‘Little House on the Prairie’: How Melissa Gilbert Found out the Show Was Cancelled
Melissa Gilbert earned celebrity status starring as Laura Ingalls on Little House on the Prairie. Working with executive producer and co-star Michael Landon (Charles Ingalls), Gilbert spent most of her youth during her nine seasons on the historical drama. When she received word from a cast member that Little House was being cancelled by NBC, Gilbert was stunned she wasn’t told personally by the network.
Melissa Gilbert headed ‘Little House’ in season 9
Landon made the decision to step away from his on-camera duties in season 9 of Little House and handed the reigns over to Gilbert.
“It seemed as if Little House would never end — that it would go on like that forever,” Gilbert wrote in My Prairie Cookbook. “When season 9 came, Mike left the show as an actor. I was bumped up to number one on our call sheet, and the title was changed to Little House: A New Beginning.”
Gilbert felt protective toward the series she grew up on and was completely invested in Little House continuing its place in the NBC lineup.
“For all intents and purposes, the show felt as if it were mine,” the Little House alum shared. “I felt responsible for its success or failure, and at the same time it seemed like a perfectly natural progression. Not much had really changed. New cast mates came in, but our set life remained the same.”
NBC never contacted ‘Little House’ cast about cancellation
Though Little House was taking a bit of a different tack in the show’s ninth season, the cast maintained a business-as-usual routine on set. Gilbert found out from co-star Victor French (Isaiah Edwards) that NBC was pulling the series though network execs never bothered to inform them of the news.
“I’ll never, ever forget one day that Victor French called me to ask if I would do a talk show with him to protest the cancellation,” she recalled. “I said, ‘Sure, what cancellation?’ I hadn’t gotten the official word from NBC, so I had no idea. It turned out that no one did. Not even Mike or [producer] Kent [McCray]. We were all basically handed our pink slips, told to pack up our dressing rooms, and say goodbye.”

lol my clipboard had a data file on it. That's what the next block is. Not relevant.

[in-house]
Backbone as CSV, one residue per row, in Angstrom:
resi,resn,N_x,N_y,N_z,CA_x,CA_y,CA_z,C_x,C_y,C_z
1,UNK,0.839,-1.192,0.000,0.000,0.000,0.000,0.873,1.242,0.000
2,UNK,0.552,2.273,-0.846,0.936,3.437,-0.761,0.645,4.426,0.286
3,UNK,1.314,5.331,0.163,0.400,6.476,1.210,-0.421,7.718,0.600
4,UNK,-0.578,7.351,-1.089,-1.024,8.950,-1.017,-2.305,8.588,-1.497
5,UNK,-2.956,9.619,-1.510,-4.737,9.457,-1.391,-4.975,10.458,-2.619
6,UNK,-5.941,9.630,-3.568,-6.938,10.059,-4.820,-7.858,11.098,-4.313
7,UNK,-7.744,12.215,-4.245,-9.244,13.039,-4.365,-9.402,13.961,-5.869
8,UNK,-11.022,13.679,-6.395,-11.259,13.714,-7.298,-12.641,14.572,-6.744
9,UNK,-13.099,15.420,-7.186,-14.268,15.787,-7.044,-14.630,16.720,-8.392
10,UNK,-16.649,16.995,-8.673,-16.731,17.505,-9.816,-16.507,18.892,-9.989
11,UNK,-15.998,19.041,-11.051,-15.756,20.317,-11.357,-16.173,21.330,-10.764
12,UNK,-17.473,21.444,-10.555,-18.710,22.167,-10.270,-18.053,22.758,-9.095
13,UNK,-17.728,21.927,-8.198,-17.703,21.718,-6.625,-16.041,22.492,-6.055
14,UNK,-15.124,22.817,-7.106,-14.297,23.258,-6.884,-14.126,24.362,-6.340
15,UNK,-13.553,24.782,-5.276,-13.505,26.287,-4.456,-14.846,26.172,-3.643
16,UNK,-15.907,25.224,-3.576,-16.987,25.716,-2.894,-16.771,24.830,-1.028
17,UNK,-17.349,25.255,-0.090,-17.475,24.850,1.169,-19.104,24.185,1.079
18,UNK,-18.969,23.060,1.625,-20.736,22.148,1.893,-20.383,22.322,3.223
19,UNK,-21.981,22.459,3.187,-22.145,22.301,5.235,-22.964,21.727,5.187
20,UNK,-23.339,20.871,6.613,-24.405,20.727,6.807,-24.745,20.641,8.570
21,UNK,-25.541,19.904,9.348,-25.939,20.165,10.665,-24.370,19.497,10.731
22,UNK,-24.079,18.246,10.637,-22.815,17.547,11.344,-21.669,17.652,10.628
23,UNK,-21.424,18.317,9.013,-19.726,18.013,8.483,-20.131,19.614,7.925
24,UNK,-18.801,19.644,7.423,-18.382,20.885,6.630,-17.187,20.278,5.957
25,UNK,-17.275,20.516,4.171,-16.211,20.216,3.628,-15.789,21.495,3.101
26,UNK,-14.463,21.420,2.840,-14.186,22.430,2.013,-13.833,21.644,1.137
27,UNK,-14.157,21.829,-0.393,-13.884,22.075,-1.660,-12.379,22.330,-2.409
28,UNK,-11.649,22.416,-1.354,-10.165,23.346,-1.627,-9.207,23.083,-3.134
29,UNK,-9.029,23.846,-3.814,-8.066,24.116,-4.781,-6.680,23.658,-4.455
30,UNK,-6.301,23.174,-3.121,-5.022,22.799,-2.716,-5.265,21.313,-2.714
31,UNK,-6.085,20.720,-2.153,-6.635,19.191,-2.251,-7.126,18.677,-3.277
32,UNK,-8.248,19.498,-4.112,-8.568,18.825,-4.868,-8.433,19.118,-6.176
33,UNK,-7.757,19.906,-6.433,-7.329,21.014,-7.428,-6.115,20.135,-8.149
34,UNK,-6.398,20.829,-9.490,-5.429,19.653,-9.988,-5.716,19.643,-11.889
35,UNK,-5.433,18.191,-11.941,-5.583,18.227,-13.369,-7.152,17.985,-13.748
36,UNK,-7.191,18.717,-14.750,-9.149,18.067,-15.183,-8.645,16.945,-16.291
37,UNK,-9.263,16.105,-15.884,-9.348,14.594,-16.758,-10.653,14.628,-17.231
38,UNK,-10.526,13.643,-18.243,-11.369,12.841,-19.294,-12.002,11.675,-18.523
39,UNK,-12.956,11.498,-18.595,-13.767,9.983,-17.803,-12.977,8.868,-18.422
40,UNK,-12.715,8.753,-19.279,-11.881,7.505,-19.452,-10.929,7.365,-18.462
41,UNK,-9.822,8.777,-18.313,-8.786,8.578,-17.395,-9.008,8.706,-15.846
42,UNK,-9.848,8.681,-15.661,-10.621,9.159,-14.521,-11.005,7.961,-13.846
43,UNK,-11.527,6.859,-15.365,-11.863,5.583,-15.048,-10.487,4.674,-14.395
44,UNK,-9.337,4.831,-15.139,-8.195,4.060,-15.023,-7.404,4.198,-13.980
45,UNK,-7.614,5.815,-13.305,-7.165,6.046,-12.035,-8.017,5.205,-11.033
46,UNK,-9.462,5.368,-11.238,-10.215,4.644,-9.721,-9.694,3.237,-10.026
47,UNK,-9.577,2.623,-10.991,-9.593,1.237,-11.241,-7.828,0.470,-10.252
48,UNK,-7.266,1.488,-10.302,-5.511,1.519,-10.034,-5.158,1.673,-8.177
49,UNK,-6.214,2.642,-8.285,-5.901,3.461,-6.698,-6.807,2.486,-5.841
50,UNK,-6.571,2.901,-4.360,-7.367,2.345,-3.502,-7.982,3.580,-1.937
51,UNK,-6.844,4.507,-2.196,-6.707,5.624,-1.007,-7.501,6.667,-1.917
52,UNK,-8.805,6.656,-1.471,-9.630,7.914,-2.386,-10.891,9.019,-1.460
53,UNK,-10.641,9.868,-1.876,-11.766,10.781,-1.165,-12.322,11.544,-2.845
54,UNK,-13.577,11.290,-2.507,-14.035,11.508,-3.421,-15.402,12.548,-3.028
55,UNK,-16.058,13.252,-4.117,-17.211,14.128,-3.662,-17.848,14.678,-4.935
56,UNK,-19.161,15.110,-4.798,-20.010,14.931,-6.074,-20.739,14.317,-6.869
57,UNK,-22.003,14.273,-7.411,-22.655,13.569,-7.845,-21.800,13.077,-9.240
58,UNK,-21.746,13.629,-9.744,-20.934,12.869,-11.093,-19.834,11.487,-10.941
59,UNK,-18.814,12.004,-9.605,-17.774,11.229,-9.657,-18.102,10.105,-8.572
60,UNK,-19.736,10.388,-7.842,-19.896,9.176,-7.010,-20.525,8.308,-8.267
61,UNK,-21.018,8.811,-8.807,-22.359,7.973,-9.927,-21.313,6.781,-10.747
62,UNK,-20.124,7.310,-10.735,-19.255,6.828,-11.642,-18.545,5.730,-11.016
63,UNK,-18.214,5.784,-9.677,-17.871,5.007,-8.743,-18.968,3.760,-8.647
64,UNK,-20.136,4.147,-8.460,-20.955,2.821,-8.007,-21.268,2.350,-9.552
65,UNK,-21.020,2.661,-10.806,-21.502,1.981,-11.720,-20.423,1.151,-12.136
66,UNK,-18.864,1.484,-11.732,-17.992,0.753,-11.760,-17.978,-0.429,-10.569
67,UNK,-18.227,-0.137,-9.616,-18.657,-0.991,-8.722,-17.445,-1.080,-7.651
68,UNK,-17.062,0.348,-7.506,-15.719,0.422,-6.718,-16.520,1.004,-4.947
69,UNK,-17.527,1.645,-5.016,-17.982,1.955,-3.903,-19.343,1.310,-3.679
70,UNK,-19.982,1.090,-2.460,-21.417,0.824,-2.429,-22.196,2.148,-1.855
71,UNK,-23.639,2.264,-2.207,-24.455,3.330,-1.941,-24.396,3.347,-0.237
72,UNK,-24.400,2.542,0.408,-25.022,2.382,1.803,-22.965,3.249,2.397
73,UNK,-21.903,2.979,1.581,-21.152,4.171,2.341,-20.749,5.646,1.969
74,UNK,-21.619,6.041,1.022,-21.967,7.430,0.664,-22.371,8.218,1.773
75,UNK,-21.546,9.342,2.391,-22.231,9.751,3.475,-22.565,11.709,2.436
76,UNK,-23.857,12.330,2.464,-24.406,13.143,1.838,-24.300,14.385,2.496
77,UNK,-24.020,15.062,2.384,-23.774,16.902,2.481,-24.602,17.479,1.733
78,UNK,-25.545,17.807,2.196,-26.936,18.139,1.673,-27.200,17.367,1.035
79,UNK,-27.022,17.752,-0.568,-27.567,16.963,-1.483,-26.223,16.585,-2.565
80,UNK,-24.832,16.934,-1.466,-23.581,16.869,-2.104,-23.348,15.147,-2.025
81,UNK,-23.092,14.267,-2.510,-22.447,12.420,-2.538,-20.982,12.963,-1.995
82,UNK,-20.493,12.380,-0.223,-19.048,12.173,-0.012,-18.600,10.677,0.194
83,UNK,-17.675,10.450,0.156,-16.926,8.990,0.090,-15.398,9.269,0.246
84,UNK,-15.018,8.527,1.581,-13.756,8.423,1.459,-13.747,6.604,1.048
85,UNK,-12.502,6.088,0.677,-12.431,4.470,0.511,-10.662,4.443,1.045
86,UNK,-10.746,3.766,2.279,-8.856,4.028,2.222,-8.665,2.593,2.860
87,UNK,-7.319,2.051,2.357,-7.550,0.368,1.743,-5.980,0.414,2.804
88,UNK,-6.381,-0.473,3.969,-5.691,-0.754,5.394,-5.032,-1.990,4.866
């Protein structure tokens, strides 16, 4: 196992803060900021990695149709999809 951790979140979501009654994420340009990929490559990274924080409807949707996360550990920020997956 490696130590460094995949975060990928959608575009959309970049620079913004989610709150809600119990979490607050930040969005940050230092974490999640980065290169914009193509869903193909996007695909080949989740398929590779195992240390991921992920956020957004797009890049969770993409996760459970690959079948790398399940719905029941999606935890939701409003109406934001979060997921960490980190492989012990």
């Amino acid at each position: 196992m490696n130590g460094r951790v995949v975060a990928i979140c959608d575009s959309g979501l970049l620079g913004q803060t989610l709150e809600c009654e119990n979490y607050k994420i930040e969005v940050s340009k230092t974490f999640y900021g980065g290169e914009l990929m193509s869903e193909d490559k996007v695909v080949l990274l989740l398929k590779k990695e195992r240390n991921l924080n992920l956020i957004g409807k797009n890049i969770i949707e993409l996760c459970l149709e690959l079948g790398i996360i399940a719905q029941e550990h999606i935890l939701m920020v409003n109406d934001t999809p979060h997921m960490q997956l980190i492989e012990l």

The network apparently reconsidered the abrupt ending for the beloved series and decided to air some Little House TV movies which would bring the show to a more appropriate close.
“Fortunately, someone had the good sense to slow things down and film three ‘farewell’ movies’,” Gilbert explained. Each of those movies was emotional and cathartic in its own way.”
Michael Landon blew up the ‘Little House’ set in final TV movie
According to Gilbert, Landon was furious that NBC never reached out to him personally about the fate of Little House. The actor felt it was a slap in the face after his long relationship with the network between starring on Bonanza and creating Little House. Landon made the bold decision to have the series end with an explosion so the sets from the show could never be used again.
“He didn’t want to leave anything behind,” Gilbert wrote in Prairie Tale. “TV and movie sets tend to get recycled over time, and none of us wanted to see Oleson’s Mercantile being used in some other production and have other people tromping through places where many of us had grown up.”
Gilbert reflected on Little House: The Last Farewell and considered it a major chapter in her life coming to a close.
“That film marks the beginning of another major turning point in my life: the end of my childhood,” she commented. “It was time for me to leave the nest and try my wings.”